The appellee insists, and the District Court held, that the amendment of the bond merely intended to insure GFC against Leach only if the latter met the definition of "employee" in the bond. We hold that this finding was erroneous. It seems clear that the exception provision was only intended to exclude outside directors or trustees and not those who functioned both as a director and officer. In any event in case of ambiguity we will be guided in interpretation by the conduct of the parties. Huffman v. Shevlin, 76 S.D. 84, 72 N.W.2d 852 (1955). See 17 Am.Jur.2d Contracts § 274, and cases there cited. In the light of the undisputed facts of the case, it is difficult to see how the appellee can now deny the coverage sought and paid for by GFC. Originally when GFC asked that Leach be excluded from the coverage of the bond, appellee issued an endorsement specifically exempting him from coverage. When GFC asked that the bond be extended to include Leach, the appellee merely cancelled the previous exemption. This clearly indicates to us that the bond without a limiting endorsement was intended to cover employees such as Leach.
Nor do we believe that the fact that Leach and his wife owned a majority of the stock of GFC avoids liability. If majority stock ownership was thought to pose an unacceptable hazard, the insurer could have inserted a provision in the policy concerning stock ownership. Although the corporations were closely held, each was at all times a separate entity in the eyes of the law. Each of the corporations involved had separate boards of directors, of which Mr. Leach was not the sole member. This case is thus distinguishable from Kerr v. AEtna Casualty & Surety Co., 350 F.2d 146 (C.A.4, 1965). Although Mr. Leach and his wife owned a majority of the stock, the corporation was still subject to the control of the Directors who at all times had the right to govern and direct the exercise of all corporate powers, business and property. See Insurance Company of North America v. Greenberg, 405 F.2d 330 (C.A.10, 1969). Indeed, the law places that duty on directors generally. See S.D.Code of 1939, Title 11, Ch. 11.07, § 11.0705. The fact, if true, that the Directors were generally but a "rubber stamp" is not controlling here. The policy does not require that the board of the assured generally make independent decisions. The issue, under the terms of the policy, is did they have the "right to govern and direct" Leach, and the answer is in the affirmative. See Bank of Willow Lakes v. Syverson, 43 S.D. 295, 178 N.W. 989 (1920).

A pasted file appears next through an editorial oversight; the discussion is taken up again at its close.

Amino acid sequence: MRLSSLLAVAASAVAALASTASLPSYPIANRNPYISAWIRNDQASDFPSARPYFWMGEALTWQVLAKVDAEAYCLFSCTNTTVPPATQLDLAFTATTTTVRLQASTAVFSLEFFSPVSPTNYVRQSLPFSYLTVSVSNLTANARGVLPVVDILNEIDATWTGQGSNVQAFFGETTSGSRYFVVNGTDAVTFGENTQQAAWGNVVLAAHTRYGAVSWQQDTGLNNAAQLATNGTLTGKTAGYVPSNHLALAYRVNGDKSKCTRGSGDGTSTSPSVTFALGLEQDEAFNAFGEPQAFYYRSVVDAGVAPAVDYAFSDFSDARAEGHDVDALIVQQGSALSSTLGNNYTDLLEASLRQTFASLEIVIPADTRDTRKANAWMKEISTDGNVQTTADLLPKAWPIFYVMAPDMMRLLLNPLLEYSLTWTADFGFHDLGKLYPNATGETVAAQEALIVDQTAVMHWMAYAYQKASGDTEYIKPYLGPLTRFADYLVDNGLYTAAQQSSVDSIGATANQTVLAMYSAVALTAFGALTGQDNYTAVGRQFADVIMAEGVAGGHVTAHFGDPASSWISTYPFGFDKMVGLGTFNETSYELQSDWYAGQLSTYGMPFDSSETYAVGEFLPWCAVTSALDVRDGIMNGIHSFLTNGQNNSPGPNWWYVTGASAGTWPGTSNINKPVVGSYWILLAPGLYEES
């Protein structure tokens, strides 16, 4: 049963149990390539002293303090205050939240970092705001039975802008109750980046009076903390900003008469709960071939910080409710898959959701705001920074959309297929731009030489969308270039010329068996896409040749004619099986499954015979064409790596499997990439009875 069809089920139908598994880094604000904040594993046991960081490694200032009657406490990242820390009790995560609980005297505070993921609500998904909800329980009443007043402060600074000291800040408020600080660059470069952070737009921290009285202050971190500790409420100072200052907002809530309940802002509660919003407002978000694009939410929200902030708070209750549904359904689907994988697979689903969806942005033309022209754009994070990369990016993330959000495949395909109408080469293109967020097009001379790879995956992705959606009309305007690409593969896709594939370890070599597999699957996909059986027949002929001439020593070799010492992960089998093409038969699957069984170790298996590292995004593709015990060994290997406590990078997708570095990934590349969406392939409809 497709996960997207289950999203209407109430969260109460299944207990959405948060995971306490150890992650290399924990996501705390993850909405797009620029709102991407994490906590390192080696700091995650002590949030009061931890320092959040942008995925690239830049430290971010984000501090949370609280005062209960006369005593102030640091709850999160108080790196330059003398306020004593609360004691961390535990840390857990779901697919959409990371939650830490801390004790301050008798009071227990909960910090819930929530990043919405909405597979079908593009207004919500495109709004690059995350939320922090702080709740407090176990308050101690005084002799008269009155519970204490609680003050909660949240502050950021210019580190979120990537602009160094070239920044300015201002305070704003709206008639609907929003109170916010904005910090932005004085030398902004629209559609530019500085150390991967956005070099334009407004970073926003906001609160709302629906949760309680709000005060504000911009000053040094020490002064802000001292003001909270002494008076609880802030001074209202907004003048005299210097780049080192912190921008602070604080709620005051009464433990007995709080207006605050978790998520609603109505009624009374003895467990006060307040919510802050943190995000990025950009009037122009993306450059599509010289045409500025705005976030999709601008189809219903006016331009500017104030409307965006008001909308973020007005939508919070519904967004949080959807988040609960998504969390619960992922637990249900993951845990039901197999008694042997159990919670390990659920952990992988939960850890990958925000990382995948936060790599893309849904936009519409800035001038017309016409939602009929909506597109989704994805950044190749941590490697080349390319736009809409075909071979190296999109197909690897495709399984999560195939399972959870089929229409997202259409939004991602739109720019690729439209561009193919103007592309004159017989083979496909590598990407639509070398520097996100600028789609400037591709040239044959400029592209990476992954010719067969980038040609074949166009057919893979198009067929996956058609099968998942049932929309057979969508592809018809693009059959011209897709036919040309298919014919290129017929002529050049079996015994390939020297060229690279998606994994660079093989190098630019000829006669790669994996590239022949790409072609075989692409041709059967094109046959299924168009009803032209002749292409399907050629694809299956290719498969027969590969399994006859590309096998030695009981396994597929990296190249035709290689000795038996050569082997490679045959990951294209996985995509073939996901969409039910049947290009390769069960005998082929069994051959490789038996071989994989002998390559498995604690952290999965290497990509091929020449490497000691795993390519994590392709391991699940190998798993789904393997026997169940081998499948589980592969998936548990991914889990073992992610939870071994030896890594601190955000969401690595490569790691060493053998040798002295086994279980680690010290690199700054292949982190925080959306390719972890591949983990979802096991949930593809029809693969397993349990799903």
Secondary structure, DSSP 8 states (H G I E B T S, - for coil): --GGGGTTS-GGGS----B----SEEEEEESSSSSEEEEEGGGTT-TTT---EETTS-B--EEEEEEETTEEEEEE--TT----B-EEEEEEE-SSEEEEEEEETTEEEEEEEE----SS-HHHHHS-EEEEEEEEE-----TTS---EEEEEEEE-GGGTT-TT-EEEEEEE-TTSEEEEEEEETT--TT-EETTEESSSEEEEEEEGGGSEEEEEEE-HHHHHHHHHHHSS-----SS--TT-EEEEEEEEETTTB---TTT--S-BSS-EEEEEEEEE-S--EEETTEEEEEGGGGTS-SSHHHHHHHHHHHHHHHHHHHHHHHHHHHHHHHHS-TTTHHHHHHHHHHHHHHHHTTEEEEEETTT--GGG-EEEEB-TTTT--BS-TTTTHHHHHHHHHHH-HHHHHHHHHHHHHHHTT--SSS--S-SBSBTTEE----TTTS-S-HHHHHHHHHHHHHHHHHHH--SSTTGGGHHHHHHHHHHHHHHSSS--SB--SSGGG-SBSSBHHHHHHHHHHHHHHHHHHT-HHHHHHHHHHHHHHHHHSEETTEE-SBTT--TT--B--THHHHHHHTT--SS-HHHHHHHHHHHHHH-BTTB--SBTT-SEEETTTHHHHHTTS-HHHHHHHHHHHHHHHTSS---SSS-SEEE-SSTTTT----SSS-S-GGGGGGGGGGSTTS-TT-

The appellant alleges some 13 items upon which he bases recovery. The penalty of the bond is only $150,000 so we need not go into each one. The overall scheme according to the appellant is that Mr. Leach raided GFC to aid other corporations in the complex.
(a) Advances to Dakota Mutual. As we have noted, two of the corporations in the Leach combine were Dakota Underwriters, Inc. and Dakota Mutual Insurance Company. While we are not advised as to the stockholders lists we note that Mr. Leach was president of both companies and G. F. Halstead was secretary of Dakota Underwriters. Mr. Halstead owned about 2600 shares of stock in Dakota Underwriters, and GFC was a substantial stockholder. Mr. Leach's holdings are not shown. Dakota Mutual was owned by its policy holders; however, under its general agency contract with Dakota Underwriters, the latter agreed to pay all of the operating and administrative expenses of Dakota Mutual. It appears that Dakota Underwriters managed and controlled Dakota Mutual.
During a period of some two years Mr. Halstead would go to Mr. Leach to obtain money to meet the payroll of Dakota Mutual and to pay off claims under its policies. During this period he secured $161,000 from Mr. Leach in the form of checks on GFC. The checks were payable to Dakota Underwriters but were deposited to the credit of Dakota Mutual's account at the bank. The records indicate that the advancements were marked on the books of GFC as unsecured loans. The appellee claims that this loss was due to poor business judgment rather than to acts of fraud or dishonesty. However, the loans or advancements violated the by-laws of GFC requiring the Board of Directors to approve loans in excess of $5,000. Moreover, the action of Mr. Leach in this regard followed a familiar pattern of taking money from GFC to bail out other failing companies. Indeed, the money was advanced when GFC itself was in a deficit condition. Mr. Leach's action in this regard, being fraudulent, was covered by the bond.
(b) Payment of Dividends. The appellee admits that it was "improper" for Mr. Leach to pay over $85,000 in dividends at a time when GFC itself was in a deficit position. Dividends are only payable out of net profits or earnings, See 19 Am.Jur.2d Corporations, § 819. Appellee claims however that he was acting as a Director in so doing and his action in this regard was, therefore, not covered under the bond. The record shows that Mr. Leach paid out funds of GFC as dividends for ten consecutive years, from 1955 to 1965, when the company was losing money each year. He and his wife owned a majority of the stock during the entire period. The deficit of GFC varied in amount between $26,216.83 in 1958 to a high of $303,199.56 in 1965. In 1955, when the GFC deficit was $58,262 over $51,000 was paid in dividends. The dividends were paid without authorization of the Board of Directors. The bond specifically provides that Directors are covered when they are also officers of the company. Mr. Leach was president of GFC at all times during the relevant period. Indeed the testimony is that all checks issued on GFC were at the direction of Mr. Leach. He, of course, had no authority to issue the checks as a Director without prior approval of the Board. See Georgia Casualty & Surety v. Seaboard Surety Co., 210 F. Supp. 644 (N.D. Ga., 1962) affirmed, 327 F.2d 666 (C.A.5, 1964); 13 Am.Jur. §§ 865-66; 19 Am.Jur.2d, Corporations, § 836; New York, L. E. & W. R. Co. v. Nickals, 119 U.S. 296, 7 S. Ct. 209, 30 L. Ed. 363 (1886).